Day 7: Isaiah 60:19-22
The sun will no longer be your light by day,
and the brightness of the moon will not shine on you.
The Lord will be your everlasting light,
and your God will be your splendor.
Your sun will no longer set,
and your moon will not fade;
for the Lord will be your everlasting light,
and the days of your sorrow will be over.
All your people will be righteous;
they will possess the land forever;
they are the branch I planted,
the work of my hands,
so that I may be glorified.
The least will become a thousand,
the smallest a mighty nation.
I am the Lord;
I will accomplish it quickly in its time.
1. Isaiah has been in a long conversation with God beginning way back in chapter 40, when his focus changes from the immediate repentance of the people of God in Jerusalem to the future restoration of the exiles people. The last six chapters of the book are Isaiah’s final dialogue. God has just promised “My Spirit that is upon you, and my words that I have put in your mouth, shall not depart out of your mouth, or out of the mouth of your offspring, or out of the mouth of your children’s offspring,” says the Lord, “from this time forth and forevermore” (Is 59:21). Isaiah then receives these words of promise. Isaiah responds with an amazing prayer (chapter 64), and God reaffirms that he will do what he has promised, when he has chosen to do it.
2. Jesus is the everlasting light, the splendor of God, the righteousness of the people, the branch God planted, the fulfillment of the work of [God’s] hands, and the first and greatest example of the least and smallest becoming a mighty nation. Jesus is the means, manner, object, and outcome of what God intends to accomplish…in its time.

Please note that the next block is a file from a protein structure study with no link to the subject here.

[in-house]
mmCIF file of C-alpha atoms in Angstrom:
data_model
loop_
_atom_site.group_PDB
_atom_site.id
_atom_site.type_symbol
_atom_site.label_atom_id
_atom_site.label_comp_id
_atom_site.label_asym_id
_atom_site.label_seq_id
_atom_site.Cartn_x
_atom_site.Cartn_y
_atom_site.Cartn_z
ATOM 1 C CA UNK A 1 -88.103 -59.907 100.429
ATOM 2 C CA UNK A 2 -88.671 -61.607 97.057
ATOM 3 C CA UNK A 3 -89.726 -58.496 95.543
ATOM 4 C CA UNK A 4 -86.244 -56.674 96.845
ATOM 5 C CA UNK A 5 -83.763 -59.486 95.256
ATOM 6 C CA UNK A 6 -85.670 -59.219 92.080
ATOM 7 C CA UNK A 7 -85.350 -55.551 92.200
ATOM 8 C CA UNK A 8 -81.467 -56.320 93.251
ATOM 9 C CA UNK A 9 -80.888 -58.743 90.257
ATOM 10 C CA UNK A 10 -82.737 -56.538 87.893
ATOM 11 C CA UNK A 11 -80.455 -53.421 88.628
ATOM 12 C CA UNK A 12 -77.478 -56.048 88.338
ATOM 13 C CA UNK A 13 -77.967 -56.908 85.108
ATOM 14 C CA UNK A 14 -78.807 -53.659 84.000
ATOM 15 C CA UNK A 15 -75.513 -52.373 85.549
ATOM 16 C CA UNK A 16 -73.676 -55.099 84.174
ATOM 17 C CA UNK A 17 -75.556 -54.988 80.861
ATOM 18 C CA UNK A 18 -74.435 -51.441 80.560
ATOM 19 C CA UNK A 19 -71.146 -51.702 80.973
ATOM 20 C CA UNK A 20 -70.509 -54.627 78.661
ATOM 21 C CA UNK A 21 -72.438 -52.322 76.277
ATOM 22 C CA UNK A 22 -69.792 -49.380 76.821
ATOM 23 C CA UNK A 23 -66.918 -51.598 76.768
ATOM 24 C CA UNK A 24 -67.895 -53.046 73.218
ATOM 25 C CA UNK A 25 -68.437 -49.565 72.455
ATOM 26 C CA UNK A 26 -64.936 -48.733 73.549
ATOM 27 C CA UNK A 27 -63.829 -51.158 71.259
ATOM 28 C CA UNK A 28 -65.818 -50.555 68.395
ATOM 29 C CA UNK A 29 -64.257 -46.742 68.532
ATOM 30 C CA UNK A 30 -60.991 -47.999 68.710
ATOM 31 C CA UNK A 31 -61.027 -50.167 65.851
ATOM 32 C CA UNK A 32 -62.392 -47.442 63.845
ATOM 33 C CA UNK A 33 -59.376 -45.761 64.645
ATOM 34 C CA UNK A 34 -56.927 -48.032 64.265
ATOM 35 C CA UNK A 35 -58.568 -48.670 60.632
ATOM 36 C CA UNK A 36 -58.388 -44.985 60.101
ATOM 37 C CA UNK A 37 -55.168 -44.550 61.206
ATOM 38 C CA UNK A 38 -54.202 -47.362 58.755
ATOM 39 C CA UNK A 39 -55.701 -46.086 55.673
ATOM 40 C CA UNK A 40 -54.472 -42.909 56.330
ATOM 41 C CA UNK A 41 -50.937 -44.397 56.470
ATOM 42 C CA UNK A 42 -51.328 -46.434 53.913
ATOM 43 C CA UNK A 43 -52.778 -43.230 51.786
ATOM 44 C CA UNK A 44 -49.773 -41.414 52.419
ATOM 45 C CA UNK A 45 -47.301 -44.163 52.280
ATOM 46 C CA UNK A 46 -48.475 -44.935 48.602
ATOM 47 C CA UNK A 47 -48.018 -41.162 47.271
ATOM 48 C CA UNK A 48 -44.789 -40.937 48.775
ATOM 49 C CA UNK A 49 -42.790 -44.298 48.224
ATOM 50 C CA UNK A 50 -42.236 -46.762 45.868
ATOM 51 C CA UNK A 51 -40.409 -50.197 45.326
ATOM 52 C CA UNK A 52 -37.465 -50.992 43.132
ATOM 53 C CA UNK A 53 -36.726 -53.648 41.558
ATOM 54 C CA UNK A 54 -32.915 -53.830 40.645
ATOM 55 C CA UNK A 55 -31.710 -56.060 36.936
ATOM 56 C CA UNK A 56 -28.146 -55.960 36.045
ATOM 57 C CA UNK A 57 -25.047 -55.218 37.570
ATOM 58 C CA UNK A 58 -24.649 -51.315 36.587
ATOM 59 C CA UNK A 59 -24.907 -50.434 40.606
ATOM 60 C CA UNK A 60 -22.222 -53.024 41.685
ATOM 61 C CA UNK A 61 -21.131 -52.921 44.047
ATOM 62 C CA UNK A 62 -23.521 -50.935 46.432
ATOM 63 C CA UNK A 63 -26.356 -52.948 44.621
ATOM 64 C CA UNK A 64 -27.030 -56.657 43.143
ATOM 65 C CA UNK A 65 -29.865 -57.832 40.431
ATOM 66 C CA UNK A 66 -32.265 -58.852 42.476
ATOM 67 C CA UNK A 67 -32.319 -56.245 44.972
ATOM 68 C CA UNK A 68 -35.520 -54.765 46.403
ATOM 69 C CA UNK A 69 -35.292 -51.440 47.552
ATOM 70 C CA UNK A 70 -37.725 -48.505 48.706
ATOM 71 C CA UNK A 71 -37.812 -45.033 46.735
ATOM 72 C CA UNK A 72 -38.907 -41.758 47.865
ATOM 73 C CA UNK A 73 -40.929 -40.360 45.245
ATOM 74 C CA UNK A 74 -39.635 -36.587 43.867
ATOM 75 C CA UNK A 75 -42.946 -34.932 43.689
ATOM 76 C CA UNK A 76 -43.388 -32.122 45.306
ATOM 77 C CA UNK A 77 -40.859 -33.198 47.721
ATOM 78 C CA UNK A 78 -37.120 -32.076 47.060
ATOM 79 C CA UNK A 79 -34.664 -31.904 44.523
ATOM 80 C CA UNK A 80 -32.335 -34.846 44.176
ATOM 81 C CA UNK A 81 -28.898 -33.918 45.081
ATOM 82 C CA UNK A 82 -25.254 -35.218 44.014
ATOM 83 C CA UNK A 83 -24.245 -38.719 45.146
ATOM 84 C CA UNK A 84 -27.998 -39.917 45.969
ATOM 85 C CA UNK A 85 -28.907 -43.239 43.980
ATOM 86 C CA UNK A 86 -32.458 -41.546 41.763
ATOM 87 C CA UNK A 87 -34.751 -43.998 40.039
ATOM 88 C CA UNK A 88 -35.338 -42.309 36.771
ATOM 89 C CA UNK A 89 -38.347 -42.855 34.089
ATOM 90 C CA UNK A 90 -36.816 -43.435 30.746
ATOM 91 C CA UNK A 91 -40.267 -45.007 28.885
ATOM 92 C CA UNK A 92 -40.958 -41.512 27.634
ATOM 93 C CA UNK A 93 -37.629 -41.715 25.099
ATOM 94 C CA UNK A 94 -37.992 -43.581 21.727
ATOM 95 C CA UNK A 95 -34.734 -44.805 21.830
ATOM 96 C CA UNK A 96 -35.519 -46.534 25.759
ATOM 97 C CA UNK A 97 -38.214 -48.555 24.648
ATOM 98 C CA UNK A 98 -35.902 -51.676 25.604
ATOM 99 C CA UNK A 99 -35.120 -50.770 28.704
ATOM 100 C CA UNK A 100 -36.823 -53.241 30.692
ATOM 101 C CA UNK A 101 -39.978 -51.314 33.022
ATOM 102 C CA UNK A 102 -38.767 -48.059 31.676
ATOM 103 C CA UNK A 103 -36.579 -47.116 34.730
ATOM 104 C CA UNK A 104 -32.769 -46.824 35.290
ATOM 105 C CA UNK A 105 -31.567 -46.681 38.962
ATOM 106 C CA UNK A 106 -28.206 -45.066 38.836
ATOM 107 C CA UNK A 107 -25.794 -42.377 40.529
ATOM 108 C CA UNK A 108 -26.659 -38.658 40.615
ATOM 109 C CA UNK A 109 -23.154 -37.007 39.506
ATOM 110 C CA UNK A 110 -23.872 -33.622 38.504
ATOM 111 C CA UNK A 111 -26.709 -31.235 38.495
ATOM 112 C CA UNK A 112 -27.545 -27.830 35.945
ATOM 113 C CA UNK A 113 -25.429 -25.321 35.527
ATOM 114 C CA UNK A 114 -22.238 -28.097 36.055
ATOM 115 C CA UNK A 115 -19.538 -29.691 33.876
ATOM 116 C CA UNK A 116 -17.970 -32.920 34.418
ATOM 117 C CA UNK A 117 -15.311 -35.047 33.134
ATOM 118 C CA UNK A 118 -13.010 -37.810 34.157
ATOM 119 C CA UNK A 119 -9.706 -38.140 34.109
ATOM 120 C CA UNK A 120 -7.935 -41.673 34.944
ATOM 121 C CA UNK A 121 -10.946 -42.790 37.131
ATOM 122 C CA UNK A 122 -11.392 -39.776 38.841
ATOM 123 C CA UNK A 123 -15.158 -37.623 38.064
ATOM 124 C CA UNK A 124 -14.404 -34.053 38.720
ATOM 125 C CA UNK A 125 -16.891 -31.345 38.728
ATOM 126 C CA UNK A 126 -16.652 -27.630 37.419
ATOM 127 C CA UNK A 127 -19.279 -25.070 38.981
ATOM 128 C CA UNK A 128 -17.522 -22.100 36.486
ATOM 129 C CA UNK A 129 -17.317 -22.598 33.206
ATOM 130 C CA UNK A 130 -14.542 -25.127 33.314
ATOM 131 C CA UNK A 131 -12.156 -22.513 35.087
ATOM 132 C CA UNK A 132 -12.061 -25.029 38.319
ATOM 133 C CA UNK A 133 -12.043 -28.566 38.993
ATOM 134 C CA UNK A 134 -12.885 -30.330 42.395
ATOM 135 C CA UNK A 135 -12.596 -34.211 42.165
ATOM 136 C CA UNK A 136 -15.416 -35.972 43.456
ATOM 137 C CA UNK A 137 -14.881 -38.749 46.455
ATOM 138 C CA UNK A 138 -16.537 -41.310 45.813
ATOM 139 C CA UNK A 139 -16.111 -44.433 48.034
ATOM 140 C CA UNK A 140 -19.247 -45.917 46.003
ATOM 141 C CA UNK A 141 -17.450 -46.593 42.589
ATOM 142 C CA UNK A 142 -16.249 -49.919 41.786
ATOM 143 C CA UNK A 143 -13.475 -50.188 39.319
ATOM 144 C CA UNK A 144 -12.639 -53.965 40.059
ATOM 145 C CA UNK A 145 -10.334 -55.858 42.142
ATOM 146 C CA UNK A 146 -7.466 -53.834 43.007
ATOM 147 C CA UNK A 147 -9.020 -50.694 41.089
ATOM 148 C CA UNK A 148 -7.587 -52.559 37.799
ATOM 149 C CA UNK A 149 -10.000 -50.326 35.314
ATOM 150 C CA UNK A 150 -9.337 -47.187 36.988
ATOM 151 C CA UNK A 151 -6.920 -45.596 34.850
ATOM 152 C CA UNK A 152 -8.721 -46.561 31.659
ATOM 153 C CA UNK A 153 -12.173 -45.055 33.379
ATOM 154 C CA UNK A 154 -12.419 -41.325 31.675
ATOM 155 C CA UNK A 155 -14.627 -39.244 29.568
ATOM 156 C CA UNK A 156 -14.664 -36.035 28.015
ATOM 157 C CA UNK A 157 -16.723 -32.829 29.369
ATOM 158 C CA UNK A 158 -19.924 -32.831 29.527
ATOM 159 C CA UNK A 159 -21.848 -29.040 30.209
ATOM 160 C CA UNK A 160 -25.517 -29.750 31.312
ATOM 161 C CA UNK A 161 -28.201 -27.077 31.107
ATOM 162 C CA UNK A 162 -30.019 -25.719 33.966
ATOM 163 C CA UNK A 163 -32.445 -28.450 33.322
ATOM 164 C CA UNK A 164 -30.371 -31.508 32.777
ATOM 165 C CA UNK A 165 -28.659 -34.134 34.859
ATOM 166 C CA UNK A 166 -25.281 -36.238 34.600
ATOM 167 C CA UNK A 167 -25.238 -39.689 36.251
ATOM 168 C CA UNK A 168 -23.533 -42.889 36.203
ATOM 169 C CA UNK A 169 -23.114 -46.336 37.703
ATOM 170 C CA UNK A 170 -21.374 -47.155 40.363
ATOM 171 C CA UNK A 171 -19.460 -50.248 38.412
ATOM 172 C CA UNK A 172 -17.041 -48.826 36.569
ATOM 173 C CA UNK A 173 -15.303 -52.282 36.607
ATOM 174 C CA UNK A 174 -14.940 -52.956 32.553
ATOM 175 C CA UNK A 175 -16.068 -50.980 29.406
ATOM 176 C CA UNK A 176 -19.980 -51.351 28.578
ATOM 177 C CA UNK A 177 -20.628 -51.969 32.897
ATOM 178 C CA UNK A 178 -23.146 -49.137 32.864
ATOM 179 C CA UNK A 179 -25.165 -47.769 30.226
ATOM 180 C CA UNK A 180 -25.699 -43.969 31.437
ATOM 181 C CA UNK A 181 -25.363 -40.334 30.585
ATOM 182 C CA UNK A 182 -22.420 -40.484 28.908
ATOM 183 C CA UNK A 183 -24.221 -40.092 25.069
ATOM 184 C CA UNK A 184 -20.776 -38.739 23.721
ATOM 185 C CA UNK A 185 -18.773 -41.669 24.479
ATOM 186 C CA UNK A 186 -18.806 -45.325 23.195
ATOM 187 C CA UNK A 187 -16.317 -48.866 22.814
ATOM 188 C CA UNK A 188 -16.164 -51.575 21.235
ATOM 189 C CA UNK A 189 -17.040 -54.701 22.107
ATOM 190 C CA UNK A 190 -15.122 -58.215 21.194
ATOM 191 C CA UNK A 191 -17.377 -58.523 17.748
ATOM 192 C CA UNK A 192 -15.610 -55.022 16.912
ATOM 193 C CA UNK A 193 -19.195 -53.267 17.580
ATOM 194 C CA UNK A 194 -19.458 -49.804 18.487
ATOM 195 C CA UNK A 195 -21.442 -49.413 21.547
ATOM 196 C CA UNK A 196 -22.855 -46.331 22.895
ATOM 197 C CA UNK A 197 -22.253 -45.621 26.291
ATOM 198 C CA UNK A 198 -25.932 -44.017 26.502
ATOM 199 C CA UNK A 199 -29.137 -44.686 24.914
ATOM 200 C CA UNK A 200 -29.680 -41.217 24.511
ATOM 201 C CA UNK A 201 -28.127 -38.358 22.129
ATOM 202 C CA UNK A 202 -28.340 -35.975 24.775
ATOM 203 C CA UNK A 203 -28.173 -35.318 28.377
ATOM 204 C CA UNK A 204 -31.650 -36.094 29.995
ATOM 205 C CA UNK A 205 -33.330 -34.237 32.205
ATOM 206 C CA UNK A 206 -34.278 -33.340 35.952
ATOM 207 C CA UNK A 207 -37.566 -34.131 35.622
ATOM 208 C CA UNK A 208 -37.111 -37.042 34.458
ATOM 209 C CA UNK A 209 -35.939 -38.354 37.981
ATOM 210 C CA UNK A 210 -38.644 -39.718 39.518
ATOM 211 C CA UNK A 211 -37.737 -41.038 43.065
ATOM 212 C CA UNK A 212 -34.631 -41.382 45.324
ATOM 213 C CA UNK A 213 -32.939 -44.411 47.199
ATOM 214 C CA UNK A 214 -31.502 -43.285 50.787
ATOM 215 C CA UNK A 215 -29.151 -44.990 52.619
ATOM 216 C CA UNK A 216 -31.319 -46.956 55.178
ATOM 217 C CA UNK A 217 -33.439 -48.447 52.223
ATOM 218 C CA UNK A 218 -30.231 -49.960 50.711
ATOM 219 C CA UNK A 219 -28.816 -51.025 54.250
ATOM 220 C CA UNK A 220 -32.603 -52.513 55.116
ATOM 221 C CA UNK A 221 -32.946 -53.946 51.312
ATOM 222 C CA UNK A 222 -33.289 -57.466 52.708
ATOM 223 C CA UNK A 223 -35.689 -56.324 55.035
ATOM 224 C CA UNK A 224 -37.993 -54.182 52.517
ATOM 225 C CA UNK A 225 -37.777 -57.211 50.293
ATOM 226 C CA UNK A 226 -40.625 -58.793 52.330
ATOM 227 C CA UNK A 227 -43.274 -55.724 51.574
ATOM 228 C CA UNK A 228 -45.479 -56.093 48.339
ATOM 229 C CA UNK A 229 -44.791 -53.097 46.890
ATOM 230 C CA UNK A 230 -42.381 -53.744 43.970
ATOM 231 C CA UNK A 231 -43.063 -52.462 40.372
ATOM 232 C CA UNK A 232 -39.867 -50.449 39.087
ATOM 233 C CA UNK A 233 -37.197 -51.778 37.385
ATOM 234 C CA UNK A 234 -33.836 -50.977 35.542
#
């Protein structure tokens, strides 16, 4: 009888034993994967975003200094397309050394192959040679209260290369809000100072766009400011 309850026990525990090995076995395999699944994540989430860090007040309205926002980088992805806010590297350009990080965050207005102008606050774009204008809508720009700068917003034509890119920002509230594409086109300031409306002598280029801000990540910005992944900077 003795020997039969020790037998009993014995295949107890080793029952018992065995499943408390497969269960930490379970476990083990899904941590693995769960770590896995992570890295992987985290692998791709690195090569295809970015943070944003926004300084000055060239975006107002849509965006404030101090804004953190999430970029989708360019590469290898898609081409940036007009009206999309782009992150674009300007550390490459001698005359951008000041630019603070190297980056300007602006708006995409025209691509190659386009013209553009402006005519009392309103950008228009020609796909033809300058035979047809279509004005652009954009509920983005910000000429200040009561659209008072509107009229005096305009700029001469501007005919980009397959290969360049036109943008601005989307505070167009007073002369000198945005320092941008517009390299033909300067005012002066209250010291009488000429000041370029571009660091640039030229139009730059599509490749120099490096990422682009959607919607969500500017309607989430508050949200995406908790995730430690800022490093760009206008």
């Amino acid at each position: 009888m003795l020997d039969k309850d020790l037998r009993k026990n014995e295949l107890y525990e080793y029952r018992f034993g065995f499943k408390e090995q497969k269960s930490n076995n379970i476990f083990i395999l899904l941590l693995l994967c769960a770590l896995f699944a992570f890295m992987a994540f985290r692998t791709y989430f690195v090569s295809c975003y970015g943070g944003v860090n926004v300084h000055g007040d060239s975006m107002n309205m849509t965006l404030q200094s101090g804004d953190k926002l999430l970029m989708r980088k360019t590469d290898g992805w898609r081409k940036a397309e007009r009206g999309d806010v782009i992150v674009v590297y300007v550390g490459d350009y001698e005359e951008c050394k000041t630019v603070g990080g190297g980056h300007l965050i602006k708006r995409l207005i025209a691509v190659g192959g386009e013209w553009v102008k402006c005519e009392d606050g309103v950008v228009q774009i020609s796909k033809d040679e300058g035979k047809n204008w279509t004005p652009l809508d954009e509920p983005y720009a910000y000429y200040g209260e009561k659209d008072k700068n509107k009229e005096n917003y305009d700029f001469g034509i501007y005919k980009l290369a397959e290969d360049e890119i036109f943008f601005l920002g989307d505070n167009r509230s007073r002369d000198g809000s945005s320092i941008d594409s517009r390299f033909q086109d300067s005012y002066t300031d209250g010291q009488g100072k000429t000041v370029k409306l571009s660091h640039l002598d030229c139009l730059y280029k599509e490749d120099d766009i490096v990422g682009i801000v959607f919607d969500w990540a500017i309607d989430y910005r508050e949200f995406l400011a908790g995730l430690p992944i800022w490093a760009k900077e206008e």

3. Anticipation is all tied up in long patience in the book of Isaiah. The prophet sees more than perhaps any other person in the Hebrew Scriptures (Daniel the possible exception), but he sees it far off and longs for it, leading to his agonized prayer in chapter 64 for God to appear right now. God’s promise is not to fulfill his promises on our timeline, but on his. We can learn from Isaiah to hold hope tightly, doggedly, while also surrendering to God’s timing in all things. Isaiah teaches us to embrace the “already and not yet” of the Kingdom of God.
4. The “already and not yet” is not the final state of the world. While the appearance of Jesus has already brought the light into the world (John 1), it will one day fill the world in every place without exception. As the apostle Peter wrote in his second letter, that this seems long to us is in no way a repudiation of God’s promise to accomplish it quickly– but it is an act of supreme mercy. God, not wishing that any should perish, but that all should reach repentance (2 Peter 3:9) forbears to bring on the eternal state. We find ourselves again in the place of Isaiah, looking back at the first Advent as a lesson in long patience as we await the fulfillment of everything we have ever longed for in the second.